As reported by Quartz at the time, local companies are not bound by rigid government regulations and restrictions in China. Forget the black hole that is the FCC, apparently Chinese businesses that want to use drones must be granted approval from the local civil aviation authorities first. There’s a certain appeal to delivery drones in China. Heavily populated areas are fighting a losing battle against smog and traffic congestion. Drones could be part of the answer.
Amazon’s program would offer 30 minute deliveries of small items – that would cover 86% of Amazon’s orders, Bezos indicated during the 60 Minutes interview. In theory, this would completely eliminate the lack of instant gratification currently lacking from shopping online. In its place would be the fact that your order would be delivered by a drone. A drone! I would order a pack of pencils just to have them dropped on my front door by a robot. But this revolution will not happen anytime soon. At least not in the States.
Amazon Prime Air is unquestionably more marketing gimmick than service in the pipeline.
Bezos is a marketing genius. Amazon Prime Air is unquestionably more marketing gimmick than service in the pipeline. Even Bezos cautioned on 60 Minutes that drone deliveries are still years out. The air regulations are not in place, and the drone technology still needs to mature.
Amazon is currently under fire for working and hiring practices. They are fighting a losing battle against making customers pay taxes in certain states. The Guardian discovered the retail behemoth skirted paying the UK’s corporation tax despite £7 billion in local sales. And there’s always talk about Amazon’s lack of substantial revenues. But now the company has drones!
If any company in the U.S. could pull this off, it would be Amazon. The retailer has demonstrated its knack for modernization time and time again. Of course there is a list of potential issues including regulations, scaling, and people with Airsoft guns. Innovation will overcome obstacles. However, the slope here is rather slippery. If Amazon can do this, why can’t Walmart? Will this solution to decongest roads simply result in congestion 30 meters above the ground?
Library books on demand. Inter-industrial complex deliveries. Even the delivery of a drone by a drone. The sky is the limit (sorry) for drone deliveries.Read More →
Wibidata, a big data application provider, has a new platform for building real-time apps that shows the increasing accessibility of machine learning and how e-commerce companies can provide an experience similar to a giant like Amazon.com.
The new WibiEnterprise 3.0 platform allows a company to power a site with advanced analytics that fine-tunes itself, providing better recommendations and other features over time, including more relevant search results and personalized content.
The platform is designed for the customer who is beginning to use data science, said Omer Trajman, vice president of field operations at Wibidata. “They are not classically trained but they have an analytics background. They have been doing marketing analytics. The mechanics are similar, what has changed is the availability of data.”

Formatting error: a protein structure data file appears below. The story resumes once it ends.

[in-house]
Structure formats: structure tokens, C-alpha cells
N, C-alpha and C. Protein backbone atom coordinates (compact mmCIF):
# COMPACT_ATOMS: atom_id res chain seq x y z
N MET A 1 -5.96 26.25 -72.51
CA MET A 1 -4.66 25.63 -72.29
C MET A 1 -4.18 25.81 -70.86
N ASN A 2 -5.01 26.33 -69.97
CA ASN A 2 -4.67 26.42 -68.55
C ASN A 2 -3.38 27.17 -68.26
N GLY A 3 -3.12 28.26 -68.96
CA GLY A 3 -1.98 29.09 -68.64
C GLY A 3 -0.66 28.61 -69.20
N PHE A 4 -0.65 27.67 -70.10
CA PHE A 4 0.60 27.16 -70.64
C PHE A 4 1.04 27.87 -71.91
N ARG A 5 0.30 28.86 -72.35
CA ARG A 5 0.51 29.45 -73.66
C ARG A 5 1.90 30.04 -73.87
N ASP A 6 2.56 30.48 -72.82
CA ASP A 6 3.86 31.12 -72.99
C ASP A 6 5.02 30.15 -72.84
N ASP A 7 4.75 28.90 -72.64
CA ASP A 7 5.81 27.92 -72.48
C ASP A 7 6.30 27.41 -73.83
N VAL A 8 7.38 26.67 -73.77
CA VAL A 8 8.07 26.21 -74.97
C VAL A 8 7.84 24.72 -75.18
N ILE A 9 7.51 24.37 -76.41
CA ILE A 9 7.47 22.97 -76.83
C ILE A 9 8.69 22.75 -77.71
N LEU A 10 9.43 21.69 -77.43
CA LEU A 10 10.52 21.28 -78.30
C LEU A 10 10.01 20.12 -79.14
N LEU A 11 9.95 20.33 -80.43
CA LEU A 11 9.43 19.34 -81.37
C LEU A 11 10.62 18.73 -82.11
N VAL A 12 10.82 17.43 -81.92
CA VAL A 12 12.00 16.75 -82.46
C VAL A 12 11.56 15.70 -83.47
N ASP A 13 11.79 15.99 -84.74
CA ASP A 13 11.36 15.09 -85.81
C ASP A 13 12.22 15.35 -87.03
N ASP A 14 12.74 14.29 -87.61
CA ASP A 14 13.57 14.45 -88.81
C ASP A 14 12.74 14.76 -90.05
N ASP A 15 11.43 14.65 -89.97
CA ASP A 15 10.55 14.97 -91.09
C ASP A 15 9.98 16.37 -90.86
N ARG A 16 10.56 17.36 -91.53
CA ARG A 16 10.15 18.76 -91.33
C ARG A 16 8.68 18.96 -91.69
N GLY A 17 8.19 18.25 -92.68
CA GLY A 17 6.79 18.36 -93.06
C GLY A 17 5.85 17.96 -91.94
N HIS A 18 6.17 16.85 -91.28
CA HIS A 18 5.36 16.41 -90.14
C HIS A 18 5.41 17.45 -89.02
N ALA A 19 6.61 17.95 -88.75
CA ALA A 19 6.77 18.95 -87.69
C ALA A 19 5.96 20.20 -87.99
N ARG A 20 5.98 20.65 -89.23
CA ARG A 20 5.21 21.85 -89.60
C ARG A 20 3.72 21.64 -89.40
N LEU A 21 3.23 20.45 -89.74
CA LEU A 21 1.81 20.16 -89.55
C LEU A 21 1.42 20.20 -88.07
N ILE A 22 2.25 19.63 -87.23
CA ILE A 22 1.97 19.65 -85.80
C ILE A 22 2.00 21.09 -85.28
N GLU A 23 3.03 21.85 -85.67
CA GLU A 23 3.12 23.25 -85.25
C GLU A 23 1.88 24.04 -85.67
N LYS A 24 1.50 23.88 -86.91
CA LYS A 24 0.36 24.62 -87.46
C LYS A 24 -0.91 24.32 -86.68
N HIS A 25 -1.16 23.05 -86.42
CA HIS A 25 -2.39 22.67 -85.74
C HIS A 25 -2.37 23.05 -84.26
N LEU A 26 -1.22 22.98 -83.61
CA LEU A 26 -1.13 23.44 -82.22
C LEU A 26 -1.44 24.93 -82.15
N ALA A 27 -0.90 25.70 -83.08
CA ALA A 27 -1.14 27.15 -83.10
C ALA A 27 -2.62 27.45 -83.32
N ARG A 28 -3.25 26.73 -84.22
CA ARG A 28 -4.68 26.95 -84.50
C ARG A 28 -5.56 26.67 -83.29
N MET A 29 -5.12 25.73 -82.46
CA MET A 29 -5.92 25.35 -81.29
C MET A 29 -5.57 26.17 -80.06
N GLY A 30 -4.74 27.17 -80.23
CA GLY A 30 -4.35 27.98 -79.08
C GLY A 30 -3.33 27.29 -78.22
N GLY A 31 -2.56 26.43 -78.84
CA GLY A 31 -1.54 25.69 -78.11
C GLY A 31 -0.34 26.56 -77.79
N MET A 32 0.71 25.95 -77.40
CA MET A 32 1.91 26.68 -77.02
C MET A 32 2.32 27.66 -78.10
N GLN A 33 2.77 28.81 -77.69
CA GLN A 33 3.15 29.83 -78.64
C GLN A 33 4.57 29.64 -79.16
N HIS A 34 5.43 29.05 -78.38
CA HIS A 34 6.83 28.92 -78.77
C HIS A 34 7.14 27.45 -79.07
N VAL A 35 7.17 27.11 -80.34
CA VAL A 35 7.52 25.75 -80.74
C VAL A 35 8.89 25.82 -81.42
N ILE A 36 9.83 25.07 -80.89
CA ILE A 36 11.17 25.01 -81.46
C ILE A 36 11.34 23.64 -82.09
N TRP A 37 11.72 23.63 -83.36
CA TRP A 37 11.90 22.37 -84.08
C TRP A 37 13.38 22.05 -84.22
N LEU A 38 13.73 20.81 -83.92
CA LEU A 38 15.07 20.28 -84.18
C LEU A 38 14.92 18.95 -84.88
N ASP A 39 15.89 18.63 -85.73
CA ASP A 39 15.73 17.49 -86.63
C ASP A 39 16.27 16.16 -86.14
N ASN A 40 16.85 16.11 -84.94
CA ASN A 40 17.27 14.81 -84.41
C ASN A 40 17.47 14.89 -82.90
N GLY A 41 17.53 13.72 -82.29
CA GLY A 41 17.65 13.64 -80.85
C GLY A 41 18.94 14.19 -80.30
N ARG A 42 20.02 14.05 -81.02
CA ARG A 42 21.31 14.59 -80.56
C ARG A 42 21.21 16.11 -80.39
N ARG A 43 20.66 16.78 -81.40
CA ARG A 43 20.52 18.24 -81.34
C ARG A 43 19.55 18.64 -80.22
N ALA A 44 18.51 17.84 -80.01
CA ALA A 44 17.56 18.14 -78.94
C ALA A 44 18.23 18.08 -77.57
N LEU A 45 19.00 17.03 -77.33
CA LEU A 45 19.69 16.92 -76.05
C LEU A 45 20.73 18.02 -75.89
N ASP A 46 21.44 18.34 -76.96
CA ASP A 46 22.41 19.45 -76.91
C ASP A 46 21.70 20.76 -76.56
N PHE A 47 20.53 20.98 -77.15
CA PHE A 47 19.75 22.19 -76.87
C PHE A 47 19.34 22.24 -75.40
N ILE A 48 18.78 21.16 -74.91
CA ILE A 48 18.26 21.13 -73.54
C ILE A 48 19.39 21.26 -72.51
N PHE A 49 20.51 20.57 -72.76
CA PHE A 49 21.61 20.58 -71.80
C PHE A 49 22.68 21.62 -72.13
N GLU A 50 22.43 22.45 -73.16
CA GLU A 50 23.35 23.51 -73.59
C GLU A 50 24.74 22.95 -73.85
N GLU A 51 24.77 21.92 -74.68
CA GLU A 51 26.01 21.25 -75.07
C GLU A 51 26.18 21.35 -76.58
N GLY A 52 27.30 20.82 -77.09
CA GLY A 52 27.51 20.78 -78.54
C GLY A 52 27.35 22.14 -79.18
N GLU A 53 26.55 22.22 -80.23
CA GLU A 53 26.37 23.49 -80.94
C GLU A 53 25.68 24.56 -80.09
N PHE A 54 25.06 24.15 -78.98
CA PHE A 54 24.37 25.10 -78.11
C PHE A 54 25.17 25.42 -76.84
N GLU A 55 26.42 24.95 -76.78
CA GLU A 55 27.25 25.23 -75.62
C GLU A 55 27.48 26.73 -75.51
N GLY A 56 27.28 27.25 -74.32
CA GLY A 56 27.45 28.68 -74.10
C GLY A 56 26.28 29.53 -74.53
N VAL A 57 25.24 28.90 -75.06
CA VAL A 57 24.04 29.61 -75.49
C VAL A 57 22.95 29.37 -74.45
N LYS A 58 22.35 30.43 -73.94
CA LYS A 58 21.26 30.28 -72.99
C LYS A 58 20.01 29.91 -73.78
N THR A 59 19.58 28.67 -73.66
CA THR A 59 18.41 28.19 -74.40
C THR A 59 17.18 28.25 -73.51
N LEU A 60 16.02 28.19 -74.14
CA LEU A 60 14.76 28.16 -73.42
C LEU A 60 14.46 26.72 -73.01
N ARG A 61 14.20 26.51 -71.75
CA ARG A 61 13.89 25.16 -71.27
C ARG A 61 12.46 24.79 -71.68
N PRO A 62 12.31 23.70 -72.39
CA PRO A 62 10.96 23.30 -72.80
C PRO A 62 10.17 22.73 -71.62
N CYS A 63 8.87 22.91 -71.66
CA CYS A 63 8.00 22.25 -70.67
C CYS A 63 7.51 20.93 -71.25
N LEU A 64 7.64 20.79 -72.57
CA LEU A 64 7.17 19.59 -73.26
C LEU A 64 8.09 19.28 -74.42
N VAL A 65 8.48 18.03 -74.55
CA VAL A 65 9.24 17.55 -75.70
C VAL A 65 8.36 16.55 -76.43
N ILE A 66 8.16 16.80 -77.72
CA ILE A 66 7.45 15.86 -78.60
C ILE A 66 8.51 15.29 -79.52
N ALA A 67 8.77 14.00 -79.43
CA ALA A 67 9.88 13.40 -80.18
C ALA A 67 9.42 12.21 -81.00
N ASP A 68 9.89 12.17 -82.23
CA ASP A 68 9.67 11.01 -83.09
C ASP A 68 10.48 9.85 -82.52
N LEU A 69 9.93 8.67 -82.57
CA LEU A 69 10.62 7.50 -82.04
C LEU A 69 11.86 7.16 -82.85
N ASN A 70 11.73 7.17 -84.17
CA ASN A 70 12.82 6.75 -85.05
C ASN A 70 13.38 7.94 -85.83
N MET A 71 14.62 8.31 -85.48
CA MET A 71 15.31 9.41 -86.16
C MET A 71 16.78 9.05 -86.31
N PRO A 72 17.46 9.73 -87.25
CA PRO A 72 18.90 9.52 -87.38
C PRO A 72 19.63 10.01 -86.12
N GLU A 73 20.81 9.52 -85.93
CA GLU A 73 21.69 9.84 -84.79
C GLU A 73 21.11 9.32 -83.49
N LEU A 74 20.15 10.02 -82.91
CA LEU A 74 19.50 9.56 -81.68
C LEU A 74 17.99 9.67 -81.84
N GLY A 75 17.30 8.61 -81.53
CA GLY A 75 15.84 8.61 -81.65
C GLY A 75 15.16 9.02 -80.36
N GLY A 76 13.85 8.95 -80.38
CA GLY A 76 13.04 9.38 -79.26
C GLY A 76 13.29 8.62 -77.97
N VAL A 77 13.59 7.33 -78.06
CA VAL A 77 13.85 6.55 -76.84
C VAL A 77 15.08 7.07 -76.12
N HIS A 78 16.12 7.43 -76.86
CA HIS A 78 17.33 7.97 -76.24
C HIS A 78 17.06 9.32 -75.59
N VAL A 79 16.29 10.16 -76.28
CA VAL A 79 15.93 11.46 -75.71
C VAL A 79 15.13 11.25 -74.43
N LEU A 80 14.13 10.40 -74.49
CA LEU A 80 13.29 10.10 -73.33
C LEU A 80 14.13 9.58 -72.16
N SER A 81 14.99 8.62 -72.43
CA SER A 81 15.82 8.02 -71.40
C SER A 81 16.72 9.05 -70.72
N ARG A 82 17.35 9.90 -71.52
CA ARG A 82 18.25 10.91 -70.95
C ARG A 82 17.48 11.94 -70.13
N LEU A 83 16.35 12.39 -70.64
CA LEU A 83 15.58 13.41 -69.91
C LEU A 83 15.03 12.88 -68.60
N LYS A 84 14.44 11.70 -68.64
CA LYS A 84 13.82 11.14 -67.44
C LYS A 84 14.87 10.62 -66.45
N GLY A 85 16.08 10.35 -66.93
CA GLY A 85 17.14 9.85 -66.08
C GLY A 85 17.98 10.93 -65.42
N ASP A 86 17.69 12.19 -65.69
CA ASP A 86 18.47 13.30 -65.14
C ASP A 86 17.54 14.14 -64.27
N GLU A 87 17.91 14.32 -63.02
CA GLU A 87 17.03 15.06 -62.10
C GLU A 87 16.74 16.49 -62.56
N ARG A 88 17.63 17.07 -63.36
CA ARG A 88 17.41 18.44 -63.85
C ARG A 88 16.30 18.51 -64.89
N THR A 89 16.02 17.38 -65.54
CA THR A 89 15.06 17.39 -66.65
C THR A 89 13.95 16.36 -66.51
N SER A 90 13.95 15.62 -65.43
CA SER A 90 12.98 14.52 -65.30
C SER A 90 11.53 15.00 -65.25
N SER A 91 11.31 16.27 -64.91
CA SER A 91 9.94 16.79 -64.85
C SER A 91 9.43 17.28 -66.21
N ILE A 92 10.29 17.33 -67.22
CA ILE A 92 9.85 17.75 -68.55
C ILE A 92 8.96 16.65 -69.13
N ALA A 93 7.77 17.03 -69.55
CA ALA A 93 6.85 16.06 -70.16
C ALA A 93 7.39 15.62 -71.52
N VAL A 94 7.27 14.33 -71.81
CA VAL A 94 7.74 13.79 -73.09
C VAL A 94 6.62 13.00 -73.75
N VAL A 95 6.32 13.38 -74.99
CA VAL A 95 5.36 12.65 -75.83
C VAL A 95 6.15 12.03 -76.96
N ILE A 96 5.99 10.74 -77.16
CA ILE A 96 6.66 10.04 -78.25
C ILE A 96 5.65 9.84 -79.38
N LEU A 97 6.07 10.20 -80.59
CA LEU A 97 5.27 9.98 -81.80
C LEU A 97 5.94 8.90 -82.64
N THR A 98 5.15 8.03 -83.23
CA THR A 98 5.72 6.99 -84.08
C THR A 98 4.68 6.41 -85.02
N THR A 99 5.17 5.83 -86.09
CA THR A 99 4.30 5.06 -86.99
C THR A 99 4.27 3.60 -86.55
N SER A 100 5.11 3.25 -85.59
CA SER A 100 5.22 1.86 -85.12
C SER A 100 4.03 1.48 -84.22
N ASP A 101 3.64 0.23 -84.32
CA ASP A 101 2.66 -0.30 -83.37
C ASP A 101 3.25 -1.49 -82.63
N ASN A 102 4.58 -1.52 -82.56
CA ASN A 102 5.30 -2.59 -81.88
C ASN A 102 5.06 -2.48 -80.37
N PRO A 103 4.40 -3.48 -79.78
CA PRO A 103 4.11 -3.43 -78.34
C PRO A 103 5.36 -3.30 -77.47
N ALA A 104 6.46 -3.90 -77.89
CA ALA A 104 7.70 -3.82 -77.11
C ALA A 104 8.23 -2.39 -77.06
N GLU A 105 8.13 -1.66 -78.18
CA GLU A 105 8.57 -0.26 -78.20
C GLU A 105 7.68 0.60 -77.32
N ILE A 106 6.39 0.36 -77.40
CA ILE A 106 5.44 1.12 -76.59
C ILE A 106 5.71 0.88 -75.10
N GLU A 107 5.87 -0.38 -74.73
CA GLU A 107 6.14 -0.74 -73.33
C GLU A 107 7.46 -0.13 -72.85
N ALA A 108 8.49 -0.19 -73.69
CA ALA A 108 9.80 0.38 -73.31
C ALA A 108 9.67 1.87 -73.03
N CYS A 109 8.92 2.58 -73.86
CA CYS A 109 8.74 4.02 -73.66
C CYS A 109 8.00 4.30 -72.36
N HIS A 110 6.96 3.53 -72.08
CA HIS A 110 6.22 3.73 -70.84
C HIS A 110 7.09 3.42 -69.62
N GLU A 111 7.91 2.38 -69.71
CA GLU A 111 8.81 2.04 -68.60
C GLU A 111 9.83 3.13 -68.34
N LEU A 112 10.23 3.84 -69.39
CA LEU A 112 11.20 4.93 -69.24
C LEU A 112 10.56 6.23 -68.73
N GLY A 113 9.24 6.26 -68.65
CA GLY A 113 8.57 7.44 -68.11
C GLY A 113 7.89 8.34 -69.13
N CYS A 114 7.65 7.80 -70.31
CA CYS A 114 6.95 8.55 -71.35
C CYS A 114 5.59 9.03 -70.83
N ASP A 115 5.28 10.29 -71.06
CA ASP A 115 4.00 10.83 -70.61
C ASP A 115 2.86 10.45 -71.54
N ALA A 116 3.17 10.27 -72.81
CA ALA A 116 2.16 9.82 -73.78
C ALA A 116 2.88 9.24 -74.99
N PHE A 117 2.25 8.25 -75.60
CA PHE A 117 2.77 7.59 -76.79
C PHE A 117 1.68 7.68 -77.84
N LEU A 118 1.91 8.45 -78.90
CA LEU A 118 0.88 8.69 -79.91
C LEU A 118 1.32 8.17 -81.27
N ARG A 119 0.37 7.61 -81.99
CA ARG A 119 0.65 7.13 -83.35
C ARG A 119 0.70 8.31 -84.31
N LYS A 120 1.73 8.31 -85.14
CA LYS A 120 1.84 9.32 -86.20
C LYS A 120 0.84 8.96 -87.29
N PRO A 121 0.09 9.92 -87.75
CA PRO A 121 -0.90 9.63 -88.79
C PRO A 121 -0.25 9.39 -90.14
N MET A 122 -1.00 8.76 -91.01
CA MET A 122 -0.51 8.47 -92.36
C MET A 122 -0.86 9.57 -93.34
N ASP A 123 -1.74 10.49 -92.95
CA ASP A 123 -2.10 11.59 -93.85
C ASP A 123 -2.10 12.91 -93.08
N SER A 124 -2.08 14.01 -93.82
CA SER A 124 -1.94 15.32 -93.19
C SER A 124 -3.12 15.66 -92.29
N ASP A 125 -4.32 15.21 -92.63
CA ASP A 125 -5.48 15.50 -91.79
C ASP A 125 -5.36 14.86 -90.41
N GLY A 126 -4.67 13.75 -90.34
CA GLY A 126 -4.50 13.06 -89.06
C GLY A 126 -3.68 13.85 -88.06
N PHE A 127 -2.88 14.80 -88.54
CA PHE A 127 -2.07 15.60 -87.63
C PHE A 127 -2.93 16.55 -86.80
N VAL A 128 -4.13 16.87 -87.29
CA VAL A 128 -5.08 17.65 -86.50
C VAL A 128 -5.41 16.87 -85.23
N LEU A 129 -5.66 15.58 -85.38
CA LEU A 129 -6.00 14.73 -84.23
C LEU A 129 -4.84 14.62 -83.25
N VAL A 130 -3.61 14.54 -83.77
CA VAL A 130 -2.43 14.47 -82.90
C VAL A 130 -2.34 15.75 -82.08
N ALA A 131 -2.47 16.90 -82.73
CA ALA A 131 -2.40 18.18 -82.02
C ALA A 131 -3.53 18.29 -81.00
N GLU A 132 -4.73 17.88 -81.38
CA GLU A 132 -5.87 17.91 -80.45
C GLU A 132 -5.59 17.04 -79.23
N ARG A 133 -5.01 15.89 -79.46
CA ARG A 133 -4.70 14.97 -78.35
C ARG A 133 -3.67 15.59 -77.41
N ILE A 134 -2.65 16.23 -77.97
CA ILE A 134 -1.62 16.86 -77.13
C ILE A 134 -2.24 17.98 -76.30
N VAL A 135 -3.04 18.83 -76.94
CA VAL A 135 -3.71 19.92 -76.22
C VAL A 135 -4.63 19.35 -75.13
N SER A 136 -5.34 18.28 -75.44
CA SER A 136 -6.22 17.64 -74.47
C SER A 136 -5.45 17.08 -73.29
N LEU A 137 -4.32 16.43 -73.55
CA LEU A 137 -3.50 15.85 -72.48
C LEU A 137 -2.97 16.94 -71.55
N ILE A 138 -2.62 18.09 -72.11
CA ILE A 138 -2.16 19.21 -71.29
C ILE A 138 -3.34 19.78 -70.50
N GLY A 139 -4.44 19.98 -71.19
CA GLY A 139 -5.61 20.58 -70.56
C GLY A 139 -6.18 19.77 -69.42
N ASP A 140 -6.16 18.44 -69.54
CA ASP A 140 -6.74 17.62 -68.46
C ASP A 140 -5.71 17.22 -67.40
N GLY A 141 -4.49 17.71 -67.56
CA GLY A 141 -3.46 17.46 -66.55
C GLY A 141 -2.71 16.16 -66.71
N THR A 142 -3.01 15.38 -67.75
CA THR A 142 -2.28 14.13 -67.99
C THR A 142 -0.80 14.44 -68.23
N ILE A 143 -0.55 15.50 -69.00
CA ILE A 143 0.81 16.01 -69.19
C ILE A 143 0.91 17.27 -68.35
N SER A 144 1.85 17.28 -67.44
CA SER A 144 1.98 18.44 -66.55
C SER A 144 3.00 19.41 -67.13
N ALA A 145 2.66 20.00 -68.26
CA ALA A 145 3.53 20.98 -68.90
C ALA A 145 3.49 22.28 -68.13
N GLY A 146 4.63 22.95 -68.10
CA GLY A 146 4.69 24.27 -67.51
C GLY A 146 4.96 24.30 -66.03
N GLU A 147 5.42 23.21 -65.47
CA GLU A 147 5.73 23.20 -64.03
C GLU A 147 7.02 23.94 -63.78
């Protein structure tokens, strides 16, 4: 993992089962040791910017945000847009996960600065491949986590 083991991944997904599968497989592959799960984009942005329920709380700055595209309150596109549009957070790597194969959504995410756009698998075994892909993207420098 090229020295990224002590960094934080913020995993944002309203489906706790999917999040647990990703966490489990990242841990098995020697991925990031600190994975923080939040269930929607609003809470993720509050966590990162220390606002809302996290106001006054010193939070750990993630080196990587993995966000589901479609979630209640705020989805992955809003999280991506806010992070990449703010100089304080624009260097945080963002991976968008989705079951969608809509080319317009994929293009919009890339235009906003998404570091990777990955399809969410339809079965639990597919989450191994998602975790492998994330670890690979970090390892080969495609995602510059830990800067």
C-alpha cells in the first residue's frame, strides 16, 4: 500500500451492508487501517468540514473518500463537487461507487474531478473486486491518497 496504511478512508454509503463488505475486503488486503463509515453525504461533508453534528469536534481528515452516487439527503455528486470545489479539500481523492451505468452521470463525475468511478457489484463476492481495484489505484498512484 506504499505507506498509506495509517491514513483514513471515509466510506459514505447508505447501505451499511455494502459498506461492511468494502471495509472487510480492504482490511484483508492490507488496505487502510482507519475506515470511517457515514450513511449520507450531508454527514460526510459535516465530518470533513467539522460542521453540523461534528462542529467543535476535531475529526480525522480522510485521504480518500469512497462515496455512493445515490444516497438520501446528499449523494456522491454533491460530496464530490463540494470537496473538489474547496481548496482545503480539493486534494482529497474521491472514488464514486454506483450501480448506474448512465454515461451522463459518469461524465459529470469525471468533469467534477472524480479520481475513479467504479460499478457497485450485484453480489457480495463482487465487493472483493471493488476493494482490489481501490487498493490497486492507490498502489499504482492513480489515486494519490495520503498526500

WibiEnterprise 3.0 is built on an open source framework called Kiji, which provides a common platform for building applications that leverage large data sets.
At its core, Wibidata is offering a platform that takes into consideration the fact that companies often have just a few seconds to engage their customers. People use all sorts of personal devices and can turn to a competitor with just a few clicks. But with all this data, companies also have an opportunity to learn about their customers by analyzing their digital interactions. Doing that means building a storage system that provides a 360-degree view of the customer.
Like Google and Amazon, Wibidata’s Kijii framework uses a central storage system that allows a customer to collect user interactions across all of its applications, searches, purchases, likes, clicks and requests for product information. It’s what is called an “entity-centric storage system,” which essentially pools all the data so a company with sophisticated apps and services can do real-time queries and act on a customer’s recent information to deliver content personalization, relevant search results and recommendations.
Wibidata’s approach is in contrast to traditional data warehouse systems that manage data in a much different way. In the context of e-commerce, these older systems store transactional information such as likely purchases, or shopping cart manipulations in a central fact table. For a retail bank, this data might include credits and deductions from accounts. SKU information or geographic location data are stored in dimension tables to provide a detailed view of the transaction.
There are two problems with the approach, Wibidata argues. It can get expensive and it centers around the transaction instead of the user that is generating those transactions. Furthermore, it gets even more complex when using historical data, which has to get extracted from other systems, cleansed and then integrated with the current transaction data.
Companies using WibiEnterprise 3.0 include a top 10 retailer which has integrated it with its website to create relevant, contextual shopping recommendations during the online sales process. An international retail bank is also using WibiEnterprise 3.0 technology to combine multiple customer data sources and apply in-house debt models to better detect fraud and credit risks. Opower uses WibiEnterprise 3.0 to deliver personalized reports to utility provider customers explaining how to reduce energy usage and save money. And one of the largest SaaS providers uses WibiEnterprise 3.0 to help their customers identify prospective customers.
Wibidata is a powerful platform but it also reflects the complexity that comes with managing data across so many different devices. There is an infinite data supply but the technology needed to use it means a new way of organization that cuts across the way a company treats its own historical investments. There are the added cultural hurdles that come with a change in business approach that is more customer, than transaction-focused.